Op Ed: The Rise of Cryptocurrency Securities Lawsuits

As the cryptocurrency market develops and grows, cryptocurrencies have become the subject of an increasing number of securities lawsuits. This year alone, more than 10 cryptocurrency securities lawsuits have been filed in federal district courts throughout the country.

While regulations and laws governing the cryptocurrency market continue to develop, recent activity involving cryptocurrency has raised a host of questions concerning investor protections. As federal and state regulators and policymakers grapple with how to regulate digital currencies, some investors have sought protection through securities lawsuits.

Based on the number of lawsuits filed to date and the recent decline in the price of cryptocurrencies, such litigation will likely increase in volume in the coming year. Investors should be aware of recent cryptocurrency case law to safeguard their rights and preserve their legal remedies. A selection of recent securities lawsuits against five cryptocurrency companies is highlighted below to illustrate some of the typical cases in which investors have found reason to pursue legal action against cryptocurrency companies.

Longfin Corp., a global cryptocurrency company, was a “pure stock scheme.” On April 9 and April 19, 2018, two classes of investors sued Longfin and its top officers for allegedly violating Sections 10(b) and 20(a) of the Securities Exchange Act. The investors allege that Longfin misrepresented the location of its primary offices and the identity of key employees in its public statements; had numerous material weaknesses in its operations and internal financial reporting controls; and was ineligible for inclusion in certain stock indices.

The investors allege that when this information was made public, Longfin’s stock value declined more than 86 percent in two weeks. The investors are attempting to recover damages associated with the decline in stock value.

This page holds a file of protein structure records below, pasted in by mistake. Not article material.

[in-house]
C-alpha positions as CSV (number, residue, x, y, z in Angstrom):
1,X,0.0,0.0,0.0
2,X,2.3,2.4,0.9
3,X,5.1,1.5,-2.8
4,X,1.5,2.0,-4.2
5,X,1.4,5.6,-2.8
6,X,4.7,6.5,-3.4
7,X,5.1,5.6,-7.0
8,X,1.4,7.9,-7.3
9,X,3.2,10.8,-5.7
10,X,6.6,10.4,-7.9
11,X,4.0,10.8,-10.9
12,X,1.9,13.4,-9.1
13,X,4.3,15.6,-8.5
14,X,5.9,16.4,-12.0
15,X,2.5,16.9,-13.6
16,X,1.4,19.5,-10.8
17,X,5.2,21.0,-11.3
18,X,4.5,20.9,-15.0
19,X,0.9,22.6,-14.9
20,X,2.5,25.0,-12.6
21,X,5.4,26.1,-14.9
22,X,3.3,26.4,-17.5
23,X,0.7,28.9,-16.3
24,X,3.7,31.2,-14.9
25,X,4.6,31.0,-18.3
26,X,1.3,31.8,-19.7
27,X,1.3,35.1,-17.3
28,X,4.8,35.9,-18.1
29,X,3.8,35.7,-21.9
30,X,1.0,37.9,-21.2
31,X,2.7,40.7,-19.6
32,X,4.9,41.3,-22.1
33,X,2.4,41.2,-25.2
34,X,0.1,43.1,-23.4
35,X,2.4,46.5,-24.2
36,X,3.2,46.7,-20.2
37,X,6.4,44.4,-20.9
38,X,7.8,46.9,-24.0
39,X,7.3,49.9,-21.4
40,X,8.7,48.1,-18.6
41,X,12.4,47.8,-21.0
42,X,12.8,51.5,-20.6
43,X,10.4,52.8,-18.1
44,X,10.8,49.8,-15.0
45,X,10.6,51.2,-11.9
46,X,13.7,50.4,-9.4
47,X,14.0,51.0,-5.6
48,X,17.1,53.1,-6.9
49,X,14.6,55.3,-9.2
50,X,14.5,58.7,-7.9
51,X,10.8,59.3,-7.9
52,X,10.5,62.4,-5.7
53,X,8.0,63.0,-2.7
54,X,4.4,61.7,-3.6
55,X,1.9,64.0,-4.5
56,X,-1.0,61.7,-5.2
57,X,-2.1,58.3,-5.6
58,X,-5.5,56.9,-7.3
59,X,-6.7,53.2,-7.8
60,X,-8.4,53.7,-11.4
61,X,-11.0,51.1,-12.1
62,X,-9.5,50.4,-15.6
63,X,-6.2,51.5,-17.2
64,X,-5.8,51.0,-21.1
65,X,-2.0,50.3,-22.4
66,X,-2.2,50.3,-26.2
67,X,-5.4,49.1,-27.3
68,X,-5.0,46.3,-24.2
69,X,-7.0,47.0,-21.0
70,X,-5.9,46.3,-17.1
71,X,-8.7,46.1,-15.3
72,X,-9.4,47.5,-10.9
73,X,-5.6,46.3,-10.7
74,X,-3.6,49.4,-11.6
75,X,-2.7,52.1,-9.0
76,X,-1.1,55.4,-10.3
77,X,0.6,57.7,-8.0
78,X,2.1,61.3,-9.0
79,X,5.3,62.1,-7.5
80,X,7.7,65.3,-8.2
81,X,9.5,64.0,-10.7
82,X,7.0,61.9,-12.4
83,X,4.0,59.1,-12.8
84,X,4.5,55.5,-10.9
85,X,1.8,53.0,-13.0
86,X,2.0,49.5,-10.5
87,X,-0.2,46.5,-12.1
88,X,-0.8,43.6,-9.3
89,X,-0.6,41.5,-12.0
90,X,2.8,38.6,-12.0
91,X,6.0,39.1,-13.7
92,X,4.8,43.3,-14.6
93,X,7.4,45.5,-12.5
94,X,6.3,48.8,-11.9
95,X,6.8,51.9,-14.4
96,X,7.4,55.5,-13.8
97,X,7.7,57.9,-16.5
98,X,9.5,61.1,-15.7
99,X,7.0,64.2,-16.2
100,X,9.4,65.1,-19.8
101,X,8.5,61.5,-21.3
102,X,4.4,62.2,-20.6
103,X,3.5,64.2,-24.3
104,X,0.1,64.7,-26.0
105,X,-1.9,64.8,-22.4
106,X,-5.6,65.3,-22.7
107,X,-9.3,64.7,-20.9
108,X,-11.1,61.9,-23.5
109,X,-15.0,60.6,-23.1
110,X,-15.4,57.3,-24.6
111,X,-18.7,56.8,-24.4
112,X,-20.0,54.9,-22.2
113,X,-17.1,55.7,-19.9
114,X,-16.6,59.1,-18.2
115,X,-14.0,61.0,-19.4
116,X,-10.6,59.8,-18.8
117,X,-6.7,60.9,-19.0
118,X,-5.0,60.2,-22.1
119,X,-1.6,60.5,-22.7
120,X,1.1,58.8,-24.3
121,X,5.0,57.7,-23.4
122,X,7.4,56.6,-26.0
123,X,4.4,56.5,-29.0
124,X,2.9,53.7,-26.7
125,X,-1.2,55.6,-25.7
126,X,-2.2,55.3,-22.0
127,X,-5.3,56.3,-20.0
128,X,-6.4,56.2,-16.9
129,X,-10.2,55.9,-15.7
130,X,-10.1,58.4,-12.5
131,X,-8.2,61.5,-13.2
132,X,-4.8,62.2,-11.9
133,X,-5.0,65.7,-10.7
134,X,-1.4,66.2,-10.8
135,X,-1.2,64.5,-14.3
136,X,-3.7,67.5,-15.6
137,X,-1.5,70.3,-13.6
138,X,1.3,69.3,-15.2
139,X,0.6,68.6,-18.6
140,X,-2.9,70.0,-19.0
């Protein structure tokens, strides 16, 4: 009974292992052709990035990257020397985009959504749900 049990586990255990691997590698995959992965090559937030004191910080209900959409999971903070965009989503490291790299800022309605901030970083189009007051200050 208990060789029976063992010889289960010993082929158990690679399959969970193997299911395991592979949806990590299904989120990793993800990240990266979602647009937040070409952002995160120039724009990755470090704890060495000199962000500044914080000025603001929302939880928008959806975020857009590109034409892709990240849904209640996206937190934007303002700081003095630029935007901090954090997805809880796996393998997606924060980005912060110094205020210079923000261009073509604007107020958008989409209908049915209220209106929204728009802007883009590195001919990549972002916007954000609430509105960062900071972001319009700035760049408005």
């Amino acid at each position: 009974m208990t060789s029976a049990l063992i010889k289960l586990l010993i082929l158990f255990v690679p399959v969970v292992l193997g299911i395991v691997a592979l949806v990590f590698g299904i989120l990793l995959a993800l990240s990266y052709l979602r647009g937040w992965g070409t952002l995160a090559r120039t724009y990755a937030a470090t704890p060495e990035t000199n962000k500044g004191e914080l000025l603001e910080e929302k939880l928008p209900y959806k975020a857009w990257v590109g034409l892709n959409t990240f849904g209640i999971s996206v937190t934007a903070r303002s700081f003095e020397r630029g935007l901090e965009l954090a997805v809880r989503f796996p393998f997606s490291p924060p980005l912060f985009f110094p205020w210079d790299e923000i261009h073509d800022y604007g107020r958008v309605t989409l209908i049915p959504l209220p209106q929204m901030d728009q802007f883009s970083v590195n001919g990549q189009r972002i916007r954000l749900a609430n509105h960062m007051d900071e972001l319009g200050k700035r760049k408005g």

Takeaway: This case is an example of a cryptocurrency company’s shares plummeting after company executives disclosed financial information to the public. Prospective investors should be wary of giving too much credibility to unsubstantiated statements made by cryptocurrency companies and should be selective when determining the trustworthiness of sources.

Nano: Danger of Foreign Exchanges and Hacks

Nano, a U.S.-based blockchain developer and cryptocurrency issuer, was involved in a hack scandal. On April 6, 2018, a class action was filed against Nano and its key officials for allegedly violating federal securities laws.

The complaint alleges that Nano engaged in an unregistered offering and sale of securities by issuing cryptocurrencies on BitGrail, an Italian cryptocurrency exchange, in violation of Sections 12(a) and 15(a) of the Securities Act. The complaint also alleges that Nano wrongly encouraged investors to invest assets with BitGrail, which lost $170 million worth of the cryptocurrency “XRB” due to a hack on the exchange platform. The investors are asking for, among other relief, rescission of their investments.

Takeaway: This case is noteworthy because it illustrates the vulnerabilities of cryptocurrency exchanges and their susceptibility to theft. To protect cryptocurrency investments from possible hacks and cyber theft, investors should take a number of precautionary measures, including closely examining where funds are being held and inquiring about the security controls in place to prevent potential hacks.

Giga Watt: Mismanagement Allegations

Giga Watt, a U.S.-based cryptocurrency startup, was a promising venture that was arguably mismanaged by its founder. On , an investor sued Giga…